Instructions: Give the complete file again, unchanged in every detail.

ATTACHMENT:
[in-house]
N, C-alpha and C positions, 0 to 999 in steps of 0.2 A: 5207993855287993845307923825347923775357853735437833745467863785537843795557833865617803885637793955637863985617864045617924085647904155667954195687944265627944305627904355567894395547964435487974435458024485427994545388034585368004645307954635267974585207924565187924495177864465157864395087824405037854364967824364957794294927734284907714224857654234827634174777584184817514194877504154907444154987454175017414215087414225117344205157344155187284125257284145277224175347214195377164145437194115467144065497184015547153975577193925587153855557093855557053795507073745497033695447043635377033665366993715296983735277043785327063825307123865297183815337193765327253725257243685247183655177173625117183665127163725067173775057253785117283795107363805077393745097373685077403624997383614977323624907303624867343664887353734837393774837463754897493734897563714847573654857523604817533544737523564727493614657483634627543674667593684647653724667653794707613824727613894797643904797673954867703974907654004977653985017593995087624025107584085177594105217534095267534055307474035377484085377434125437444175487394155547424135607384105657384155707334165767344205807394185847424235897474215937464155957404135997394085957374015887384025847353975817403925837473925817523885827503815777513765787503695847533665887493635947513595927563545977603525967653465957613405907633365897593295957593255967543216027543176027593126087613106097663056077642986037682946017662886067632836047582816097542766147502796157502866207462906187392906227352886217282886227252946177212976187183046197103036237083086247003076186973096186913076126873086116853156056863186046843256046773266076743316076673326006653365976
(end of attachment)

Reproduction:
[in-house]
N, C-alpha and C positions, 0 to 999 in steps of 0.2 A: 5207993855287993845307923825347923775357853735437833745467863785537843795557833865617803885637793955637863985617864045617924085647904155667954195687944265627944305627904355567894395547964435487974435458024485427994545388034585368004645307954635267974585207924565187924495177864465157864395087824405037854364967824364957794294927734284907714224857654234827634174777584184817514194877504154907444154987454175017414215087414225117344205157344155187284125257284145277224175347214195377164145437194115467144065497184015547153975577193925587153855557093855557053795507073745497033695447043635377033665366993715296983735277043785327063825307123865297183815337193765327253725257243685247183655177173625117183665127163725067173775057253785117283795107363805077393745097373685077403624997383614977323624907303624867343664887353734837393774837463754897493734897563714847573654857523604817533544737523564727493614657483634627543674667593684647653724667653794707613824727613894797643904797673954867703974907654004977653985017593995087624025107584085177594105217534095267534055307474035377484085377434125437444175487394155547424135607384105657384155707334165767344205807394185847424235897474215937464155957404135997394085957374015887384025847353975817403925837473925817523885827503815777513765787503695847533665887493635947513595927563545977603525967653465957613405907633365897593295957593255967543216027543176027593126087613106097663056077642986037682946017662886067632836047582816097542766147502796157502866207462906187392906227352886217282886227252946177212976187183046197103036237083086247003076186973096186913076126873086116853156056863186046843256046773266076743316076673326006653365976